Involving the public in making difficult decisions was a key conclusion from our CLAHRC South London research on fair commissioning of health care.
But getting people to explore these issues as a citizen, rather than as a patient is challenging. Doing this, in the timescale required, and abiding by social distancing guidance, without causing alarm is going to be very difficult, but needs to be addressed now. The ARC will be considering – along with others interested in maintaining the important contribution of patient and public involvement (PPI) to research, policy and practice – how best to work together going forward in such a rapidly changing landscape.
NICE has just published critical care guidelines that have been produced in collaboration with NHS England and a cross-specialty clinical group, supported by the specialist societies and Royal Colleges. The NICE guidance does not categorise potential patients for critical care by age, but instead asks doctors to score patients on a nine-point ‘clinical frailty scale’.
But already these have caused controversy as they were considered discriminatory to people with disability. Clarification has subsequently been issued by the Specialised Clinical Frailty Network that:
…the CFS has not been widely validated in younger populations (below 65 years of age), or in those with learning disability. It may not perform as well in people with stable long-term disability, such as cerebral palsy, whose outcomes might be very different compared to older people with progressive disability. We would advise that the scale is not used in these groups. However, the guidance on holistic assessment to determine the likely risks and benefits of critical care support, and seeking critical care advice where there is uncertainty, is still relevant.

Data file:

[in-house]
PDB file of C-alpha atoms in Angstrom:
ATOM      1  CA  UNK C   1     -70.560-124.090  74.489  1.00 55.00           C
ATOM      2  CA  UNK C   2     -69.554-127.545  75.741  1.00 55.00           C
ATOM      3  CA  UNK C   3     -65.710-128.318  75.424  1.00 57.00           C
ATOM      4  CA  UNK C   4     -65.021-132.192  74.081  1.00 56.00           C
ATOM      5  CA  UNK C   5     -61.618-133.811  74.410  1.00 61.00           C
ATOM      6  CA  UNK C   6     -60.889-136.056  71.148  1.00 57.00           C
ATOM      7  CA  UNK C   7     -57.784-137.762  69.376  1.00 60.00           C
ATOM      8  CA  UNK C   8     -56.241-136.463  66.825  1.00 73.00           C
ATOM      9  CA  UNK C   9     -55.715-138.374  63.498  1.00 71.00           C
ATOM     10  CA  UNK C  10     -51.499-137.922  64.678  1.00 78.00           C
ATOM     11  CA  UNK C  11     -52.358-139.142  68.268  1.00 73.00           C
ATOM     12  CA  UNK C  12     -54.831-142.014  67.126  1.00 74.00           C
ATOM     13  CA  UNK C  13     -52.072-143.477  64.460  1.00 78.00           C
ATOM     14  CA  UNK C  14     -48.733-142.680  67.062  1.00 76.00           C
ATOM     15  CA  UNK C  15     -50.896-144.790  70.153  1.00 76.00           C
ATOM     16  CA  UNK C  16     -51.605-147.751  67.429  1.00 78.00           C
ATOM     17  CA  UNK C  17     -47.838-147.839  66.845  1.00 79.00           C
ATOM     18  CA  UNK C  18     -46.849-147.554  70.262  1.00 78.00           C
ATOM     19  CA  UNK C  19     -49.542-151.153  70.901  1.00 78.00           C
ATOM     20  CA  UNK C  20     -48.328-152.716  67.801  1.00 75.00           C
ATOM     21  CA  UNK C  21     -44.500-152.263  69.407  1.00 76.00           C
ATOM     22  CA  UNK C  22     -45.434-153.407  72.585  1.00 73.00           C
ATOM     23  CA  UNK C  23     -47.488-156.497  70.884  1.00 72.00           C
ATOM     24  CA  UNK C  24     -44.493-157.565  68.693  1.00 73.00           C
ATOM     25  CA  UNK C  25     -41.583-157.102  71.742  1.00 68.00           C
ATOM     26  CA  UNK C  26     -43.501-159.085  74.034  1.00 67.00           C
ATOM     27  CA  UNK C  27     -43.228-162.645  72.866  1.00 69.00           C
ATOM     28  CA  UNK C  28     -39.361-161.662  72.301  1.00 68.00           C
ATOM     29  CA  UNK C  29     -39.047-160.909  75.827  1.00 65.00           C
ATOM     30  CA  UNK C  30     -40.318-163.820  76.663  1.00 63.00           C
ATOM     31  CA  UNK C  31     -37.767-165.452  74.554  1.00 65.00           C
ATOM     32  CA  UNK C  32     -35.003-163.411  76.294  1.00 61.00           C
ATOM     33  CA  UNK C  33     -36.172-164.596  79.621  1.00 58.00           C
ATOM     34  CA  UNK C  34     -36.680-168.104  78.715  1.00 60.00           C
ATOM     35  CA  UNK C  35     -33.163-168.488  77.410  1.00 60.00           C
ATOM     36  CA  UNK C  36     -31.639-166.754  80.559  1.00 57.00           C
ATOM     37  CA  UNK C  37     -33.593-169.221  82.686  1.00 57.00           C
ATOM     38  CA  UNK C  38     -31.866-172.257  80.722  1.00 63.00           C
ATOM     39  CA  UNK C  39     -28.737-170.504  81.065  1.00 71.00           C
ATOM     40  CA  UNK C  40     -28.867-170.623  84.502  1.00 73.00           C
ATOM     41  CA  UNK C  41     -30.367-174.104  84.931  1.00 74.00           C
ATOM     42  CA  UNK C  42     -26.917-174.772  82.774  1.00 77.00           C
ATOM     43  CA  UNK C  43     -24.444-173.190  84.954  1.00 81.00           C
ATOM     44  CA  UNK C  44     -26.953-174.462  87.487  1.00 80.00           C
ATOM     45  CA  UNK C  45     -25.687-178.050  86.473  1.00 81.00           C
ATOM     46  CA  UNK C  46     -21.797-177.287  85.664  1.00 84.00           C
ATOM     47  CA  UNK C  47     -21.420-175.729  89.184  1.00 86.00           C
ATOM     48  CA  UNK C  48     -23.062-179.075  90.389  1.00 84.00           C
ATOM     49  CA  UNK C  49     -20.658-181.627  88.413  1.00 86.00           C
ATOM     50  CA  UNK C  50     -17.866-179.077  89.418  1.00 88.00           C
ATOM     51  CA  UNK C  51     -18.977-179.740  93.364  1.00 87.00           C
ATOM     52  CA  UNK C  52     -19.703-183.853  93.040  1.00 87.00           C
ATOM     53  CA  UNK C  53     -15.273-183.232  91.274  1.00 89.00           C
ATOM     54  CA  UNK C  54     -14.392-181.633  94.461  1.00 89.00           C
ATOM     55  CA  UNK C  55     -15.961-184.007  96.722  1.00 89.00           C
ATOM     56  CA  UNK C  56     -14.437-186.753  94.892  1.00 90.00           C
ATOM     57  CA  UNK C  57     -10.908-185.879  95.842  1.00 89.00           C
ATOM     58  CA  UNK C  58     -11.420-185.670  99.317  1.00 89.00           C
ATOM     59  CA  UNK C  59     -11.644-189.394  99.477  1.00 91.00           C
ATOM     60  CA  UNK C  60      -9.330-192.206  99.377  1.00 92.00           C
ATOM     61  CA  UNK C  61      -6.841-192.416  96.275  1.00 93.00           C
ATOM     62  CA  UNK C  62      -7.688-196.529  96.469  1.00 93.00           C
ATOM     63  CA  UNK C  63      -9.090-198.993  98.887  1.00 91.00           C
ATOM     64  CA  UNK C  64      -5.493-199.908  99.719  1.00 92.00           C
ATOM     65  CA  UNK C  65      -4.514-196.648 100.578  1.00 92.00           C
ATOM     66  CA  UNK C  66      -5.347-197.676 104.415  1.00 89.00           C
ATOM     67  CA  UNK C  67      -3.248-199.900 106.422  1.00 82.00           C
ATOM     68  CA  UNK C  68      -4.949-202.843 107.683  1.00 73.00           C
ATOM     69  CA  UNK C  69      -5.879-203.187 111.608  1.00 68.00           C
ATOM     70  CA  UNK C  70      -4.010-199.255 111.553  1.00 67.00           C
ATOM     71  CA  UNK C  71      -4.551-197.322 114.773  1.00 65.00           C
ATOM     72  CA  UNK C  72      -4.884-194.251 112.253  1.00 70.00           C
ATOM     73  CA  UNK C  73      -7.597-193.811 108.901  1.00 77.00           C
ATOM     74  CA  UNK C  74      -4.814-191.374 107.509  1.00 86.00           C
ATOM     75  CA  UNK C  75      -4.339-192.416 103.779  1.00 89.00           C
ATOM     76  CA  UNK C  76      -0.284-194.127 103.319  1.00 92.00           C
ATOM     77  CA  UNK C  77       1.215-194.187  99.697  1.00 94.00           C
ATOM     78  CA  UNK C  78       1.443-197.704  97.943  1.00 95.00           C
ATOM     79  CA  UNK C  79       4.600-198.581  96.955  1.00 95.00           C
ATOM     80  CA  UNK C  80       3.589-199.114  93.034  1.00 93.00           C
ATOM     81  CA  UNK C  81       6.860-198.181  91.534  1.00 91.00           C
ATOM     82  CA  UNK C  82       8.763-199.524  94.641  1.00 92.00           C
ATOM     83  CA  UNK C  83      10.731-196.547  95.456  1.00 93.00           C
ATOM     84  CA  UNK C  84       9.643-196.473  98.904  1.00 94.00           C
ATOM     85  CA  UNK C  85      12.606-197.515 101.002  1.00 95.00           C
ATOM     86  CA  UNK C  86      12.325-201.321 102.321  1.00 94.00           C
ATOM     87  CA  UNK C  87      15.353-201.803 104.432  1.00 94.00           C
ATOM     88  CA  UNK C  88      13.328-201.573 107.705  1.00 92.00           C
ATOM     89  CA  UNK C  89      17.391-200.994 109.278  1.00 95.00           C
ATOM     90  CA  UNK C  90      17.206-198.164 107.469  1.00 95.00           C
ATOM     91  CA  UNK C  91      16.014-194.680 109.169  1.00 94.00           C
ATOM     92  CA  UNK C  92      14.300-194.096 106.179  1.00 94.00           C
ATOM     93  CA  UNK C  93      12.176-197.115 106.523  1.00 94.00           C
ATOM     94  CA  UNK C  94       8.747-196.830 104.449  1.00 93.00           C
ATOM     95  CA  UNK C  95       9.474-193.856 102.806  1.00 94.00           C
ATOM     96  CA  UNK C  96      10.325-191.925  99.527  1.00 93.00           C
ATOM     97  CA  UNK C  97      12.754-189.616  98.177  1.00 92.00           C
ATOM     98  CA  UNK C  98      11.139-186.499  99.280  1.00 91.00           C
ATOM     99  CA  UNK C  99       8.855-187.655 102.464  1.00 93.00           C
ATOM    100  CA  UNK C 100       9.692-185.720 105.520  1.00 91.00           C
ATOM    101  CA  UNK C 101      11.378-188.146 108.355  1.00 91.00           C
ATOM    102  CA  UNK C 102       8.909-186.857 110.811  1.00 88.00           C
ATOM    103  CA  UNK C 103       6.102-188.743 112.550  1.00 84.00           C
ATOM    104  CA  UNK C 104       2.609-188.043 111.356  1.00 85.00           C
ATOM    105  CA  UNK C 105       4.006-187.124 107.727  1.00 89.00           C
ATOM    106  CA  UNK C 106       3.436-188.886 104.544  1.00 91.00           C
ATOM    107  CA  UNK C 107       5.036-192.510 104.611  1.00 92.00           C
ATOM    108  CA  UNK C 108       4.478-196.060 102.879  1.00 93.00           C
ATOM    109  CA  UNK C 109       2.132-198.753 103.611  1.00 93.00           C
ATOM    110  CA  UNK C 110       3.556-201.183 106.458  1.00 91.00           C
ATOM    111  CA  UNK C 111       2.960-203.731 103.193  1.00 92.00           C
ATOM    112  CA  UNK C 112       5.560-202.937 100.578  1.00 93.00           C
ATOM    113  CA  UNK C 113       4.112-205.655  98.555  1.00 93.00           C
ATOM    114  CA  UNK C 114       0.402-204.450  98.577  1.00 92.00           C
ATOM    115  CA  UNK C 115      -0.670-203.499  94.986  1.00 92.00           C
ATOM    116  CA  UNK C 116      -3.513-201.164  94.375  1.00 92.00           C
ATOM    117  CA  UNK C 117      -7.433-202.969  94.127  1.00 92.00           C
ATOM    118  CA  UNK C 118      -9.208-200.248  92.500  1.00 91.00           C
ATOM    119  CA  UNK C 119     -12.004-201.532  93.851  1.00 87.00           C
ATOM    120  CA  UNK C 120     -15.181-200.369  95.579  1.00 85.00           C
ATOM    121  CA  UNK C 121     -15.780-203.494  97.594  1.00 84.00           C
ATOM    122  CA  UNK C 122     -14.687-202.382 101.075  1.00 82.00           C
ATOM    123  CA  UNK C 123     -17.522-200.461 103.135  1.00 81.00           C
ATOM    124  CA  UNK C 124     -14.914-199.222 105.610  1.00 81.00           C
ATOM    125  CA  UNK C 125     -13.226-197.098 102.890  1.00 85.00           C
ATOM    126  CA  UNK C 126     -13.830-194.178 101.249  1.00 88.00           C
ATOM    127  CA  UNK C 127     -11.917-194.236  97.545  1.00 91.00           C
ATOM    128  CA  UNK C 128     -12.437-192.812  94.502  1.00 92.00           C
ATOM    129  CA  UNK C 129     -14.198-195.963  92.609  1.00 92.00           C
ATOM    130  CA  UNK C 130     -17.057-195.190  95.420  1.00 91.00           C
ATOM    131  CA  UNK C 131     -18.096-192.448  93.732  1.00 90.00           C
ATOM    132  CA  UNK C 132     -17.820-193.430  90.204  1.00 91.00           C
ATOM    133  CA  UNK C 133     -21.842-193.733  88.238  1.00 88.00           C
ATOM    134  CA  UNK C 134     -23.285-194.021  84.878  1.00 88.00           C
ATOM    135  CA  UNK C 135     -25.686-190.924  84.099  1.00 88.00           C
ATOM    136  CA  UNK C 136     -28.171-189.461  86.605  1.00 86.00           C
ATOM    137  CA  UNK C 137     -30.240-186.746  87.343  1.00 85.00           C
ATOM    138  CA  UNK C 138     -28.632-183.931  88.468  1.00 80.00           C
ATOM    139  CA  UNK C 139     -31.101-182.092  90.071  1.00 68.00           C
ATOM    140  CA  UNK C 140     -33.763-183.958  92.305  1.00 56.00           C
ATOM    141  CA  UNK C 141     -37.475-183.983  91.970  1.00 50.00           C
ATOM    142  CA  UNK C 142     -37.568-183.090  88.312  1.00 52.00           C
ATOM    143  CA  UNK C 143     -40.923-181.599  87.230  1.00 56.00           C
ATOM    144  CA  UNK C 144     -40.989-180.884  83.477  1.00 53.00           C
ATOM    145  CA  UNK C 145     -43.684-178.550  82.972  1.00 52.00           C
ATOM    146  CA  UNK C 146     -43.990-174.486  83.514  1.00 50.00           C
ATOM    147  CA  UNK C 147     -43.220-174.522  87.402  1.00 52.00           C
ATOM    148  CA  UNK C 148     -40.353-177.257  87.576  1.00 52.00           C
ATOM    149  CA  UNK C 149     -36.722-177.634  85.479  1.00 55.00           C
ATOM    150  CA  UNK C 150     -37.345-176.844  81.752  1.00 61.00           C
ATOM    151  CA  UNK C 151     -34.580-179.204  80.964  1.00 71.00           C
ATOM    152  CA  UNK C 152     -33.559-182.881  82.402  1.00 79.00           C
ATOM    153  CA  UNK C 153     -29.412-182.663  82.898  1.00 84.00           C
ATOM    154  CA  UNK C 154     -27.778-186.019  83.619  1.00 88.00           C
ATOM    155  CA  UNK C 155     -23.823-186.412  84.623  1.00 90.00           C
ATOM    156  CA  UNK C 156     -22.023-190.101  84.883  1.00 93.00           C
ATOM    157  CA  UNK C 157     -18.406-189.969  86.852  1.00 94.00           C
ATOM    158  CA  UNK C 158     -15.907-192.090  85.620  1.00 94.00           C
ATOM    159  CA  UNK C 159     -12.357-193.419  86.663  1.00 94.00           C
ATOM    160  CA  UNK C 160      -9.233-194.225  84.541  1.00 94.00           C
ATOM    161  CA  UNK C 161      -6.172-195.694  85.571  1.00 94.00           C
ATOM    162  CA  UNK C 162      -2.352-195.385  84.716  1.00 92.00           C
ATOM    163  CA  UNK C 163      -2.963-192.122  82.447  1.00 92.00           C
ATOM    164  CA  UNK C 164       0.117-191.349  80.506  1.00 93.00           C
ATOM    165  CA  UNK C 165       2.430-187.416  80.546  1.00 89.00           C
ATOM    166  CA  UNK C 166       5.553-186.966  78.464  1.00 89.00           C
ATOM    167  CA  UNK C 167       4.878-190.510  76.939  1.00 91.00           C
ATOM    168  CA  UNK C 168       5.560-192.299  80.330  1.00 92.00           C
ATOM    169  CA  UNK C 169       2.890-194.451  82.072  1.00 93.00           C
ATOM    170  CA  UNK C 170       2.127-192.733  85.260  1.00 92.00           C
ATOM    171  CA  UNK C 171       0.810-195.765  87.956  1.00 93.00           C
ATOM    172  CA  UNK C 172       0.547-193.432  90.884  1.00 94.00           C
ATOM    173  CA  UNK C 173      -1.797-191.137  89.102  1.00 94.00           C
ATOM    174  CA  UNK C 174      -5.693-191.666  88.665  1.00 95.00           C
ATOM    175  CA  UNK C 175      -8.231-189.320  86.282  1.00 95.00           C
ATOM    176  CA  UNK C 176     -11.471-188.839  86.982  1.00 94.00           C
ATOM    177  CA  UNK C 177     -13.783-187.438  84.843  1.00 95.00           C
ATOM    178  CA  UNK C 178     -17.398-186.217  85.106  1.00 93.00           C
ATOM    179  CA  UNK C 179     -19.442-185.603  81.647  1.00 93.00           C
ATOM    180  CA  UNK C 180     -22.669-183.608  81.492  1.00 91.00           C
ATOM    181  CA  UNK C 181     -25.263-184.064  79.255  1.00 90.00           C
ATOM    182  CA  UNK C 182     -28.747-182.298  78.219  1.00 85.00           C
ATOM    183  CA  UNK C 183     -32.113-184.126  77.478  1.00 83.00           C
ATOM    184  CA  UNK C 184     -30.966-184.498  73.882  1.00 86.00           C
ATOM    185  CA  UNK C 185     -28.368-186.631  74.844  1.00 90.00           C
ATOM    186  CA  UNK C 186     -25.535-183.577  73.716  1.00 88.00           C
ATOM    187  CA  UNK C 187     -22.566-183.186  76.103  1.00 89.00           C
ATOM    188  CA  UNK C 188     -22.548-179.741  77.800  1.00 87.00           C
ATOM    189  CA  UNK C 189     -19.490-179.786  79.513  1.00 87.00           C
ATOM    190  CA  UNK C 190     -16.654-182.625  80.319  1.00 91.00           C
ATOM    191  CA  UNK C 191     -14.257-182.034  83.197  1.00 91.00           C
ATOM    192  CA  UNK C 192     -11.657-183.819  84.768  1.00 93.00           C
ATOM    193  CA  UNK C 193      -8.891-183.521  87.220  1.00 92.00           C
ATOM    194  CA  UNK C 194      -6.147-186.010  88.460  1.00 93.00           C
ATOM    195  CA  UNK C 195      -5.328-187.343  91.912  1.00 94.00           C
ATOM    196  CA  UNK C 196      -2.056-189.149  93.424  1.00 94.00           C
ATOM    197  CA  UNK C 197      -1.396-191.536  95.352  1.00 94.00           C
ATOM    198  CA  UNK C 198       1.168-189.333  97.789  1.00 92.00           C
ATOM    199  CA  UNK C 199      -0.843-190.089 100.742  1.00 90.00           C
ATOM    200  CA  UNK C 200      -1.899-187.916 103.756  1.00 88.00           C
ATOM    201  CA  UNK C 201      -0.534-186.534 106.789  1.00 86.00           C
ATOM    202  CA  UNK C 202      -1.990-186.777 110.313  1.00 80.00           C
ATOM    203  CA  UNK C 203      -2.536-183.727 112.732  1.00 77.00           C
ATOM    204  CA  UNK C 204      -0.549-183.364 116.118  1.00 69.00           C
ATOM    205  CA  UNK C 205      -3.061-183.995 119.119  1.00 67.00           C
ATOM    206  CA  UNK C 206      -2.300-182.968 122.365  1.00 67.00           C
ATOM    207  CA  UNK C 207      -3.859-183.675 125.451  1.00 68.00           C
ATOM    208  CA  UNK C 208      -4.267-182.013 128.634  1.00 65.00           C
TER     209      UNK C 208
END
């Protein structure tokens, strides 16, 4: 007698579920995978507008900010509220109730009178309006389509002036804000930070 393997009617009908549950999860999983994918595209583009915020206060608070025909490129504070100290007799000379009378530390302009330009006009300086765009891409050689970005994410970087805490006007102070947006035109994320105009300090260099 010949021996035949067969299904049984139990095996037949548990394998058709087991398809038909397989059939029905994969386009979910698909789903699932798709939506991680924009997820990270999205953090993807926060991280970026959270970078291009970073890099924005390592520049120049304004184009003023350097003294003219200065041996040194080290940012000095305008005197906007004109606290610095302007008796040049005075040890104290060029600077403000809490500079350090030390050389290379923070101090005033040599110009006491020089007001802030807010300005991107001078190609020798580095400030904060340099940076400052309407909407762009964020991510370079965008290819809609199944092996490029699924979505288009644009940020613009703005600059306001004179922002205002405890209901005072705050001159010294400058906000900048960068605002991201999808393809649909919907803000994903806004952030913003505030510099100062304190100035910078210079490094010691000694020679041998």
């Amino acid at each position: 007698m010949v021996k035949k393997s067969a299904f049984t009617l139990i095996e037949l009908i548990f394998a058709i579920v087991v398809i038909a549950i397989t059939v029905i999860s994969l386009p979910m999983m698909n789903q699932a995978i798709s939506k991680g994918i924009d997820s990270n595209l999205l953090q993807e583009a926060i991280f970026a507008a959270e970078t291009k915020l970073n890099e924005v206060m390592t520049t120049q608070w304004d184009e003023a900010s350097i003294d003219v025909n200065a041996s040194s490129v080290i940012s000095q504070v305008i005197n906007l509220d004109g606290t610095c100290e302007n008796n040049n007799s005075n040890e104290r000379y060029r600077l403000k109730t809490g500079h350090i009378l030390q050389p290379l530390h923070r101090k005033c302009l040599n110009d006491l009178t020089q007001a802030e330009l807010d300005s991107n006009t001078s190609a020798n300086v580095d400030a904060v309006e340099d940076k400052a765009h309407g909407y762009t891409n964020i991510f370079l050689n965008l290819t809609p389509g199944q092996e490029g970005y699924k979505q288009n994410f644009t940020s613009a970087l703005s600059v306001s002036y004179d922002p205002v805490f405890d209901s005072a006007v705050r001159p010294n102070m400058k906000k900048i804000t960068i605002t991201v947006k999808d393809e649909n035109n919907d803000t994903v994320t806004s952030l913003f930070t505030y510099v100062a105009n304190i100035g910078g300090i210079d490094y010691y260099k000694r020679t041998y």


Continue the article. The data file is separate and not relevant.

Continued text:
NICE has said that this will be reflected in an updated version of its guidance.
There is also new guidance for social care services being produced, which the ARC’s social care theme is helping to inform. Professor Jill Manthorpe, who leads the theme, has led a rapid review for the Department of Health and Social Care of international social care policies and regulations responding to COVID-19.
All of these guidelines will only deliver fair decision making if they are implemented consistently across the country and still need to be interpreted on a patient-by-patient basis. This means having locally relevant protocols that have been developed in an open and inclusive manner though a rigorous process. Staff will need to be trained in their use and supported when the tough decisions are being made.
To explore the ethical challenges that we are facing I have re-convened the UCL / King’s College London Social Values Group and initiated a discussion group to explore these issues. Already the discussions have highlighted ethical dilemmas, and the tough choices that will have to be made. A set of principles and examples is emerging that we hope will assist clinicians as they care for those suffering with Covid-19.
We are all facing a unique situation. We need to base our healthcare decisions on what has been shown to work, that saves lives and is ethically sound – this applies to individuals, the health service and governments.